How does rising atmospheric CO2 affect marine organisms?

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Decomposition (Grassland Species) -- Summary
Grassland species grown at elevated atmospheric CO2 concentrations nearly always exhibit increased photosynthetic rates and biomass production.  Due to this productivity enhancement, more plant material is typically added to soils from root growth, turnover and exudation, as well as from leaves and stems following their abscission during senescence.  Such plant material, however, sometimes has a greater carbon-to-nitrogen ratio than plant material produced under ambient CO2 concentrations.  Thus, a question arises as to whether or not such changes in plant litter quality affect its decomposition rate.  And if a change in decomposition rate occurs, there is the subsequent question of how that phenomenon might impact biological carbon sequestration.  In searching for answers to these thought-provoking questions, we turn to the scientific literature to see what has recently been published in this field.

In the study of Nitschelm et al. (1997), white clover exposed to an atmospheric CO2 concentration of 600 ppm for one growing season channeled 50% more newly-fixed carbon compounds into the soil than similar plants exposed to ambient air.  In addition, the cloverís roots decomposed at a rate that was 24% slower than that observed for roots of control plants, as has also been reported for white clover by David et al. (2001).  These observations suggest that soil carbon sequestration under white clover ecosystems will be greatly enhanced as the airís CO2 content continues to rise, as was also shown for moderately fertile sandstone grasslands (Hu et al., 2001).

Similar results have been observed with mini-ecosystems comprised entirely of perennial ryegrass.  Van Ginkel et al. (1996), for example, demonstrated that exposing this species to an atmospheric CO2 concentration of 700 ppm for two months caused a 92% increase in root growth and 19 and 14% decreases in root decomposition rates one and two-years, respectively, after incubating ground roots within soils.  This work was later followed up by Van Ginkel and Gorissen (1998), who showed a 13% reduction in the decomposition rates of CO2-enriched perennial ryegrass roots in both disturbed and undisturbed root profiles.  This and other work led the authors to calculate that CO2-induced reductions in the decomposition of perennial ryegrass litter, which enhances soil carbon sequestration, could well be large enough to remove over half of the anthropogenic CO2 emissions that may be released in the next century (Van Ginkel et al., 1999).  Furthermore, Van Ginkel et al. (2000) determined that predicted increases in surface air temperature would not adversely impact the strength of this powerful biological carbon sink.  Indeed, after experimentally raising ambient air temperatures by 2 įC, they reported that CO2-induced reductions in litter decomposition rates were still 12% slower than those of litter grown in ambient air.  In fact, even a 6 įC increase in air temperature could not destroy the CO2-induced reductions in litter decomposition rates.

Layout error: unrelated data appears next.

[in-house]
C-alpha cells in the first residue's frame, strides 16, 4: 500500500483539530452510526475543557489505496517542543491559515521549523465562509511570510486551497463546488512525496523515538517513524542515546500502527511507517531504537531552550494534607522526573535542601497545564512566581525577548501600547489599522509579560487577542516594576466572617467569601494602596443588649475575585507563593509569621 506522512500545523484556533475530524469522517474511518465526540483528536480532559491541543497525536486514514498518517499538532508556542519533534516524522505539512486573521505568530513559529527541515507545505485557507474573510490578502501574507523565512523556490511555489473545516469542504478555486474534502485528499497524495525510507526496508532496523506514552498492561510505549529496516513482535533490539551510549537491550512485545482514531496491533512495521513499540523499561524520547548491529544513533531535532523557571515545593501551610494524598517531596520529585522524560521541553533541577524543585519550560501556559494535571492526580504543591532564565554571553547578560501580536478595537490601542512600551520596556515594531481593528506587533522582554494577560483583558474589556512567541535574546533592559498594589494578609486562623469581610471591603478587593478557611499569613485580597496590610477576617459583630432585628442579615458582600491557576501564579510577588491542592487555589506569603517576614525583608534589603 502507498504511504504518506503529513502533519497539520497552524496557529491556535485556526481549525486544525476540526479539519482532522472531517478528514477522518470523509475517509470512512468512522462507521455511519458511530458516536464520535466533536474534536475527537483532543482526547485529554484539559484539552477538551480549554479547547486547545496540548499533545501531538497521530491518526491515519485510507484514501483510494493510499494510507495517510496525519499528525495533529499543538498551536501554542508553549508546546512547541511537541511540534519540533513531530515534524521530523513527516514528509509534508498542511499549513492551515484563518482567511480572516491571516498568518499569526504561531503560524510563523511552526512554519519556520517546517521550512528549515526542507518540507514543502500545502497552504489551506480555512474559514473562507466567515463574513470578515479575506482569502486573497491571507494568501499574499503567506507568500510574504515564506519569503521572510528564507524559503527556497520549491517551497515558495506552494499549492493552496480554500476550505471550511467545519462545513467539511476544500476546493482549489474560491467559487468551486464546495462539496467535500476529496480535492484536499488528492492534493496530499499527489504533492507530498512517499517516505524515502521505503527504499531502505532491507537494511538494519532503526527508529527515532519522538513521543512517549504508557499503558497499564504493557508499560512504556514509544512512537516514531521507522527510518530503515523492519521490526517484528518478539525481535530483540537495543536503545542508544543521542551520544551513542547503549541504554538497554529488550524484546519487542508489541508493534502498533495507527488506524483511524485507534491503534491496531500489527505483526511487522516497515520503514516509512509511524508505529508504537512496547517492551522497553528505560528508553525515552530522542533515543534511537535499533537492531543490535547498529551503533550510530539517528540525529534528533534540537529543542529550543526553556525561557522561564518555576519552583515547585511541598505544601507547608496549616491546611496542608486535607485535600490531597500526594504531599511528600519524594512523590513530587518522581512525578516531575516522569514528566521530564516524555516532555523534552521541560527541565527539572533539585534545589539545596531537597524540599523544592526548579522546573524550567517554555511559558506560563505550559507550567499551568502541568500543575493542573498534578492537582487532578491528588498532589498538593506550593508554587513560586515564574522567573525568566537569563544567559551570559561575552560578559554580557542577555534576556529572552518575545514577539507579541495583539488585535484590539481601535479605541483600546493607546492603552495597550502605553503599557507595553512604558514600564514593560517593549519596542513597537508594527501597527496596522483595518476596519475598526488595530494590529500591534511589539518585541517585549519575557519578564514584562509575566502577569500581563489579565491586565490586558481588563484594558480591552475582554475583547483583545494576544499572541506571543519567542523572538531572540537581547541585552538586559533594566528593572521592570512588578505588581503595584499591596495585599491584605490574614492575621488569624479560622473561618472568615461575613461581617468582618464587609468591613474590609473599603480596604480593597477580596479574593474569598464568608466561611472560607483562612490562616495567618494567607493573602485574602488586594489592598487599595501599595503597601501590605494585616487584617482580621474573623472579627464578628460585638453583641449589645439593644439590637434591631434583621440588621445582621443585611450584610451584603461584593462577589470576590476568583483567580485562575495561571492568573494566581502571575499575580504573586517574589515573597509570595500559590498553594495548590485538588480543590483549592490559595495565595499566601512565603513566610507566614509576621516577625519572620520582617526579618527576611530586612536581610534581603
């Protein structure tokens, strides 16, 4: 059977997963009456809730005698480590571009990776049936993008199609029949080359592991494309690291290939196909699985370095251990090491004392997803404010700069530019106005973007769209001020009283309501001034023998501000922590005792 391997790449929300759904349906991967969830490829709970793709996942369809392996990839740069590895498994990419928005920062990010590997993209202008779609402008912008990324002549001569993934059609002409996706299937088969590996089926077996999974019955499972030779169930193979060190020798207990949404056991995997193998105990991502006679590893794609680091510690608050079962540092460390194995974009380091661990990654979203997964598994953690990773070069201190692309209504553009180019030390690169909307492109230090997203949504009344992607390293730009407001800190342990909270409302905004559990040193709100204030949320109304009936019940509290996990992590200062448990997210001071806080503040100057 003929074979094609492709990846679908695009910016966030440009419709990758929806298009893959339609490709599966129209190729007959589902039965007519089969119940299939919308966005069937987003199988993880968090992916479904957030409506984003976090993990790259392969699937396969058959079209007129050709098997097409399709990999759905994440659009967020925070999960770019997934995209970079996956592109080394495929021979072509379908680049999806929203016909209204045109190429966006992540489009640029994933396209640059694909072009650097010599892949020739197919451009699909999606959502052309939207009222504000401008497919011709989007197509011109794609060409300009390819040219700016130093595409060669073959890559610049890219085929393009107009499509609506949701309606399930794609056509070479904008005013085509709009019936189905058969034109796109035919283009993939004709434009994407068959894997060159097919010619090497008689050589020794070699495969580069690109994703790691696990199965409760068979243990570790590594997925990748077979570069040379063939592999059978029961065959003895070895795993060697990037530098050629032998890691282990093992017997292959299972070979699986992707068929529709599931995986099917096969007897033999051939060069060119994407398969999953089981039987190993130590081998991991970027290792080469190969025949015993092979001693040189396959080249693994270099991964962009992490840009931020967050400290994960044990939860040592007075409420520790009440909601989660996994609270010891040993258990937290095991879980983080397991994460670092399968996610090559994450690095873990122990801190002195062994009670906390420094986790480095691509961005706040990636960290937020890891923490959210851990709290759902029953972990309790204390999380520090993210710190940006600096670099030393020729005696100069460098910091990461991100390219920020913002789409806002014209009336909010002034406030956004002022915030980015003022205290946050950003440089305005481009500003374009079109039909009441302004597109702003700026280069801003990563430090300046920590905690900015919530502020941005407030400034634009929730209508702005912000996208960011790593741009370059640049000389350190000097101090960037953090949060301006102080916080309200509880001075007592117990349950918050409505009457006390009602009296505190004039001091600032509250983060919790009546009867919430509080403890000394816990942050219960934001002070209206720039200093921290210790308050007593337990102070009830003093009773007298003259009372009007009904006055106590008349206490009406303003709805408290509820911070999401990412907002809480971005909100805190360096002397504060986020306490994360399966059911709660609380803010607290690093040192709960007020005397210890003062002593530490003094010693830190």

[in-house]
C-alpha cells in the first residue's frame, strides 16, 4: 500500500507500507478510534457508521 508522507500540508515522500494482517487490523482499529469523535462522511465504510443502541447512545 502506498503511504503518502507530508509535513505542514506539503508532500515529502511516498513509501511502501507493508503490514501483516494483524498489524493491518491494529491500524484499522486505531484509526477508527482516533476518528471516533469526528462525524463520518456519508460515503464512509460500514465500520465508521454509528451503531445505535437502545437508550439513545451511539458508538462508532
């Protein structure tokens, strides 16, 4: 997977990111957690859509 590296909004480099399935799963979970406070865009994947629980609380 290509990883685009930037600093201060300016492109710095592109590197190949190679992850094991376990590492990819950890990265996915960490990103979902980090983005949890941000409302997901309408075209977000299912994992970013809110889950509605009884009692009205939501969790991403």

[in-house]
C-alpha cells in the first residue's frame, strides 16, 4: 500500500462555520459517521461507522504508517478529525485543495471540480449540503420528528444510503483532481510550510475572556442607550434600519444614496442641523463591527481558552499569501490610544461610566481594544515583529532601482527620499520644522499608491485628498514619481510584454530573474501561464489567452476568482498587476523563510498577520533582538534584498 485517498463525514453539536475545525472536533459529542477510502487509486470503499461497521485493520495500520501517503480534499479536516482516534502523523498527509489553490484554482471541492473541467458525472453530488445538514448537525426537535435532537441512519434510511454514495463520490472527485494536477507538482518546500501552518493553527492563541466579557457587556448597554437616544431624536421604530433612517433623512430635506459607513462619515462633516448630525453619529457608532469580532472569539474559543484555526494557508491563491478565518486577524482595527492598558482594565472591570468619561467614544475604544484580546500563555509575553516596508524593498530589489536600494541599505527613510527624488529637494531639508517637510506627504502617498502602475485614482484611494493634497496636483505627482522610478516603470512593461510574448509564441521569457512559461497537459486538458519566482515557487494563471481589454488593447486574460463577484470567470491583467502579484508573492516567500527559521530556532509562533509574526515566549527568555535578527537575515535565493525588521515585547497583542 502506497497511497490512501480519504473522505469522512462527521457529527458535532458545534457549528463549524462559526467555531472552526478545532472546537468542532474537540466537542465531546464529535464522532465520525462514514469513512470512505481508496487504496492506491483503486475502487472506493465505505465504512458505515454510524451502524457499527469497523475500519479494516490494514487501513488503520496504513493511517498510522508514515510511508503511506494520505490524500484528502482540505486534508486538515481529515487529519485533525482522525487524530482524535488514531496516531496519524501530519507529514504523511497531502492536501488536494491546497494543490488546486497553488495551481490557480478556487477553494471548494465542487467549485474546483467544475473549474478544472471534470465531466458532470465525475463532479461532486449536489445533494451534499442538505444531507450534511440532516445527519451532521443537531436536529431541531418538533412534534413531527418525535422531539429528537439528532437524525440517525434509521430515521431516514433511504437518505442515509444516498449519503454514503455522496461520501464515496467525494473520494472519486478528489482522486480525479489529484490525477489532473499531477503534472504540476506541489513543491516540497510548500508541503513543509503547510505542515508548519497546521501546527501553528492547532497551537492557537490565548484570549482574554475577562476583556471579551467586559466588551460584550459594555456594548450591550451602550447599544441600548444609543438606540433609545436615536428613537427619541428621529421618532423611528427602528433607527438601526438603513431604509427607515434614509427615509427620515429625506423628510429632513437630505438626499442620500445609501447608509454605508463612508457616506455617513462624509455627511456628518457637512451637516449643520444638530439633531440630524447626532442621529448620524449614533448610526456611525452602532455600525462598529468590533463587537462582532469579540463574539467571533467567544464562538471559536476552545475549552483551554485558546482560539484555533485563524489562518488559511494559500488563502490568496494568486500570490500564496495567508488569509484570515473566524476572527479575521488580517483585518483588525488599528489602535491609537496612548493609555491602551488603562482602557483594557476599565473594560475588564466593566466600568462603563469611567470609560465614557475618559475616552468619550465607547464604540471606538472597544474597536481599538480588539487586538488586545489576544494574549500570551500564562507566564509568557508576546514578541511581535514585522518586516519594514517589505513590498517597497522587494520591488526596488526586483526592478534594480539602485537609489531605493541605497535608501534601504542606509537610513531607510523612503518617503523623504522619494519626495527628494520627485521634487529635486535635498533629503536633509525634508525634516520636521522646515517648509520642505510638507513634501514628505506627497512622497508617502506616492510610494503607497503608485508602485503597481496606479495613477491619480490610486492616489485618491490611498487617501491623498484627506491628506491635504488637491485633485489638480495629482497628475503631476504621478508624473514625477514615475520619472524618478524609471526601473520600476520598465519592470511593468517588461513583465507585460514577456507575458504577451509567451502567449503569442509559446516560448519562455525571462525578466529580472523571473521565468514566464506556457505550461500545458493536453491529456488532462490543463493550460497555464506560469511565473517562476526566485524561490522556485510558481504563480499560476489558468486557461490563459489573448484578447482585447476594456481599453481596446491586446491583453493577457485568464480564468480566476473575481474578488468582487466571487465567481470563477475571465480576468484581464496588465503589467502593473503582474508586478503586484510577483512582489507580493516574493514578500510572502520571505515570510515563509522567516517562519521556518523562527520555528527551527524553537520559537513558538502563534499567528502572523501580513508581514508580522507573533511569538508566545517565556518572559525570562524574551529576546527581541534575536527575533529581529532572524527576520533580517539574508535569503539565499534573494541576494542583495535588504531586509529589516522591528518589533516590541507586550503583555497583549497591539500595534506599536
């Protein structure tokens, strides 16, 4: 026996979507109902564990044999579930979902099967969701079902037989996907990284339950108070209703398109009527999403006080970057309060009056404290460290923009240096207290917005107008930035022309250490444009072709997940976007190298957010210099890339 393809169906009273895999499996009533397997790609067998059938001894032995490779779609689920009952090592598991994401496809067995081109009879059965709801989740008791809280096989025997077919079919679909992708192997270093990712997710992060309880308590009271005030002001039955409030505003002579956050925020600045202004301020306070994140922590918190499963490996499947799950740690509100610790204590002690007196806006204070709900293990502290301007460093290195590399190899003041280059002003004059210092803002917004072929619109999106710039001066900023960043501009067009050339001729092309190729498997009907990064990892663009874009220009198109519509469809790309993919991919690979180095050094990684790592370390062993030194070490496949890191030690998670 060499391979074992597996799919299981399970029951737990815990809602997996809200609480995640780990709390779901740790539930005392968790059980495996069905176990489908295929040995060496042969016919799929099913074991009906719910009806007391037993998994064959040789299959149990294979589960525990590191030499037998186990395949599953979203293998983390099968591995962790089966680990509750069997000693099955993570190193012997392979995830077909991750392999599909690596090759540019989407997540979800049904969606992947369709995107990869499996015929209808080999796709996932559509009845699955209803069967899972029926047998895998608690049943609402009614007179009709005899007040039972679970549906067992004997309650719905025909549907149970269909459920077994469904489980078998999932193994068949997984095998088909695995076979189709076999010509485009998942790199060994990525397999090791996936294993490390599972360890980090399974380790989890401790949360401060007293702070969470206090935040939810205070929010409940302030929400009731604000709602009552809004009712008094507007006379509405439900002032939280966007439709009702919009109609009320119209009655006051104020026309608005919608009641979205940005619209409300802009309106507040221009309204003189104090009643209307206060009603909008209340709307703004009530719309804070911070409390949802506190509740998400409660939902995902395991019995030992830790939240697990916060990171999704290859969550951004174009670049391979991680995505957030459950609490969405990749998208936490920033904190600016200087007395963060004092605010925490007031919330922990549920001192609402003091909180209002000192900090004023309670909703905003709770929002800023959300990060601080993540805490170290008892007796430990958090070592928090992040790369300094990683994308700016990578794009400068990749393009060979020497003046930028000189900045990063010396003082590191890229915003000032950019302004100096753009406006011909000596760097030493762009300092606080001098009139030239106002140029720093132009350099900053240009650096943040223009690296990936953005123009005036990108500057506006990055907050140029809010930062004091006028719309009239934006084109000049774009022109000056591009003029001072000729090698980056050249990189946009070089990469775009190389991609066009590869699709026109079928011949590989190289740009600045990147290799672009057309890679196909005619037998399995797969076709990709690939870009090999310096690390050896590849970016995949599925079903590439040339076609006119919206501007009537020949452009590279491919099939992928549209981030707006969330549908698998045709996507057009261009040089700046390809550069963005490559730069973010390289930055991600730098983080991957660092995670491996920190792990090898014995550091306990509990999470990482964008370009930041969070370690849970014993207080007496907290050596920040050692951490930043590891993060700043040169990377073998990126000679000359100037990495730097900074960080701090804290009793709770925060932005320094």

In some cases, atmospheric CO2 enrichment has little or no significant effects on litter quality and subsequent rates of litter decomposition, as was the case in the study of Hirschel et al. (1997) for lowland calcareous and high alpine grassland species.  Similar non-effects of elevated CO2 on litter decomposition have also been reported in a California grassland (Dukes and Field, 2000).

In light of these several experimental findings, it would appear that as the airís CO2 concentration increases, litter decomposition rates of grassland species will likely decline, increasing the amount of carbon sequestered in grassland soils.  Since this phenomenon is augmented by the aerial fertilization effect of atmospheric CO2 enrichment, which leads to the production of greater amounts of litter, there is thus a double reason for expecting more carbon to be removed from the atmosphere by earthís grasslands in the future.

David, J.-F., Malet, N., Couteaux, M.-M. and Roy, J.  2001.  Feeding rates of the woodlouse Armadillidium vulgare on herb litters produced at two levels of atmospheric CO2Oecologia 127: 343-349.

Dukes, J.S. and Field, C.B.  2000.  Diverse mechanisms for CO2 effects on grassland litter decomposition.  Global Change Biology 6: 145-154.

Hirschel, G., Korner, C. and Arnone III, J.A.  1997.  Will rising atmospheric CO2 affect leaf litter quality and in situ decomposition rates in native plant communities?  Oecologia 110: 387-392.

Hu, S., Chapin III, F.S., Firestone, M.K., Field, C.B. and Chiariello, N.R.  2001.  Nitrogen limitation of microbial decomposition in a grassland under elevated CO2Nature 409: 188-191.

Nitschelm, J.J., Luscher, A., Hartwig, U.A. and van Kessel, C.  1997.  Using stable isotopes to determine soil carbon input differences under ambient and elevated atmospheric CO2 conditions.  Global Change Biology 3: 411-416.

Van Ginkel, J.H. and Gorissen, A.  1998.  In situ decomposition of grass roots as affected by elevated atmospheric carbon dioxide.  Soil Science Society of America Journal 62: 951-958.

Van Ginkel, J.H., Gorissen, A. and Polci, D.  2000.  Elevated atmospheric carbon dioxide concentration: effects of increased carbon input in a Lolium perenne soil on microorganisms and decomposition.  Soil Biology & Biochemistry 32: 449-456.

Van Ginkel, J.H., Whitmore, A.P. and Gorissen, A.  1999.  Lolium perenne grasslands may function as a sink for atmospheric carbon dioxide.  Journal of Environmental Quality 28: 1580-1584.

Van Ginkel, J.H., Gorissen, A. and van Veen, J.A.  1996.  Long-term decomposition of grass roots as affected by elevated atmospheric carbon dioxide.  Journal of Environmental Quality 25: 1122-1128.